By the first Friday morning at home Jason was showing definite signs of jaundice, so we quickly made an appointment with the pediatrician and had him checked out. The doc said Jason’s bilirubin levels were elevated, meaning I gather that excess red blood cells were breaking down in numbers too large for his system to flush out without help. We were issued a device called a “Wallaby” light therapy machine, more or less a projector that shines light through a hose down to a paddle-shaped panel. The panel goes directly against Jason’s bare back and provides the same beneficial effects he’d get from natural sunlight (except he won’t get a tan and there’s no heat).
After a few days on the machine, we got his levels back to where he could manage them without help. Still, it tugged at the heart to see him tethered to this contraption, with a one-inch hose sticking out from his blankets and a colorful glow shining through (we took to calling him our “little glow-worm”).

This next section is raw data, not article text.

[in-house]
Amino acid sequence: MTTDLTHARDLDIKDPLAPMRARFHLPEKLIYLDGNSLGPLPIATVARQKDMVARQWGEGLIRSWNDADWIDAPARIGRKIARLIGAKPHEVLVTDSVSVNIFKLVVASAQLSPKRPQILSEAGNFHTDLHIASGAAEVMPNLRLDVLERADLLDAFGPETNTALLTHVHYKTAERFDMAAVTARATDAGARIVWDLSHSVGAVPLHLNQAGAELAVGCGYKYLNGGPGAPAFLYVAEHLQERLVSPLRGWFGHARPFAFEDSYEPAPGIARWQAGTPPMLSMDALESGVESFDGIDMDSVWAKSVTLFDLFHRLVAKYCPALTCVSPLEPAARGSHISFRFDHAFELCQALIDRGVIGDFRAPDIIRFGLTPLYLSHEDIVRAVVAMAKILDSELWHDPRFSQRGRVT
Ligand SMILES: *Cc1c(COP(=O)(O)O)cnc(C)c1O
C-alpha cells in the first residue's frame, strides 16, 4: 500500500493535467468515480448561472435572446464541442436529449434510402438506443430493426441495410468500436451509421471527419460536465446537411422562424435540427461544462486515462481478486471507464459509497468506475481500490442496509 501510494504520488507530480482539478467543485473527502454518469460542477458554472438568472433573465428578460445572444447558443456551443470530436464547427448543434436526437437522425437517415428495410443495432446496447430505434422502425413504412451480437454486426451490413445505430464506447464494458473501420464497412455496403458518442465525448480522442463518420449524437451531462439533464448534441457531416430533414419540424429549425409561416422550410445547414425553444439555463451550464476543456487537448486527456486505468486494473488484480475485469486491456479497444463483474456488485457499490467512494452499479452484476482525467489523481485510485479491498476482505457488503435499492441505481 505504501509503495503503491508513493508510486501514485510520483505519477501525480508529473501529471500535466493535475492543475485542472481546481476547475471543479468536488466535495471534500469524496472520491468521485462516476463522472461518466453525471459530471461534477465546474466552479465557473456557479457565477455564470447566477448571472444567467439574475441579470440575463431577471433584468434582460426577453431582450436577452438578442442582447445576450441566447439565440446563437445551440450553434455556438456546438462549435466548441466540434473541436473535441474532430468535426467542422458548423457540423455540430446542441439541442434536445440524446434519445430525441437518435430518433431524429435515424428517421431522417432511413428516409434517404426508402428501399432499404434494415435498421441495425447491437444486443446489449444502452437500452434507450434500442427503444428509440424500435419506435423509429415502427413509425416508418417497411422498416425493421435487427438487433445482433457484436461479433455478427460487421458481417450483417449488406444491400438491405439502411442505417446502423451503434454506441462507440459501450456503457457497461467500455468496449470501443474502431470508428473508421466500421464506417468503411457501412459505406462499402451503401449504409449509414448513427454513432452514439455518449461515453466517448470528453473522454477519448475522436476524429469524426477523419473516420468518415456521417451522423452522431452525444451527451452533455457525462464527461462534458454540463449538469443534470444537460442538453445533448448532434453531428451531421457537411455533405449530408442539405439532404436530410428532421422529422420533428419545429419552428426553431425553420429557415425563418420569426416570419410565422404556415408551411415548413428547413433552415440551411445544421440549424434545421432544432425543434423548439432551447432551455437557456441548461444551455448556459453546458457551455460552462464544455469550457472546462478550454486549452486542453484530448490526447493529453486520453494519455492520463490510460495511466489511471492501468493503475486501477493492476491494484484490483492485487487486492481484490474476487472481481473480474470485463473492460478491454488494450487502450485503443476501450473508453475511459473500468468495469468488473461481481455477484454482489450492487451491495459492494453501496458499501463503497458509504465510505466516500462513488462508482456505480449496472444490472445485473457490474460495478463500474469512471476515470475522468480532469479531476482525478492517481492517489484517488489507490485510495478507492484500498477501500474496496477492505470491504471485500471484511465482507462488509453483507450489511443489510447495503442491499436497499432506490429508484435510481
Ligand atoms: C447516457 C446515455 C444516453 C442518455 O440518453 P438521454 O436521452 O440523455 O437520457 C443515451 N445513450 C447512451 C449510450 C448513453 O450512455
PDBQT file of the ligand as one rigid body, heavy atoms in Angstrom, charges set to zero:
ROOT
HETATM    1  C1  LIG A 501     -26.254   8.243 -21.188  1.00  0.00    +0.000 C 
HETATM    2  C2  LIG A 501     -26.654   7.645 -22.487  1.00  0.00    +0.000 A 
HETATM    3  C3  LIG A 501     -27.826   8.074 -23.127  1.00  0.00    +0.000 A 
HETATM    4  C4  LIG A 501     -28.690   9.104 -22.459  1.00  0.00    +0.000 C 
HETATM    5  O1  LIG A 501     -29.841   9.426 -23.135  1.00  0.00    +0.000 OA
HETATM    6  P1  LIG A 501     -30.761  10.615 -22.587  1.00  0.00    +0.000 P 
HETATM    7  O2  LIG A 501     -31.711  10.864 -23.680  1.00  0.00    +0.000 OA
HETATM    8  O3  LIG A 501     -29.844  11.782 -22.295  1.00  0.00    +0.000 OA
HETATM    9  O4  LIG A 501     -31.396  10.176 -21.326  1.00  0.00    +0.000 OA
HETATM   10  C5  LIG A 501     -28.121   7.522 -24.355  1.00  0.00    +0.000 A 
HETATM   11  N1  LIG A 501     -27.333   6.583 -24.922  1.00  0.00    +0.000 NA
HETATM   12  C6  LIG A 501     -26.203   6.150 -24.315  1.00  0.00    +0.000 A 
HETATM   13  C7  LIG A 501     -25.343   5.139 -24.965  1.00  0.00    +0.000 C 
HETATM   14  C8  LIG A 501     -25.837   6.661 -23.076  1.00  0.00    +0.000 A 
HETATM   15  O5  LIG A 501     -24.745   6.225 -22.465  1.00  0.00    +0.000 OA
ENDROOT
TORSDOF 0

Apparently jaundice is a common problem for infants, one that used to be cleared up before they ever left the hospital, back in the days when mom and baby were kept there for a week or so. These days kids are sent home much earlier, and so it’s up to these medical supply companies to come door-to-door and hook them up to a machine at a cost of more than $100 a day. Another shining example of how America’s insurance industry is making the medical system more “efficient.”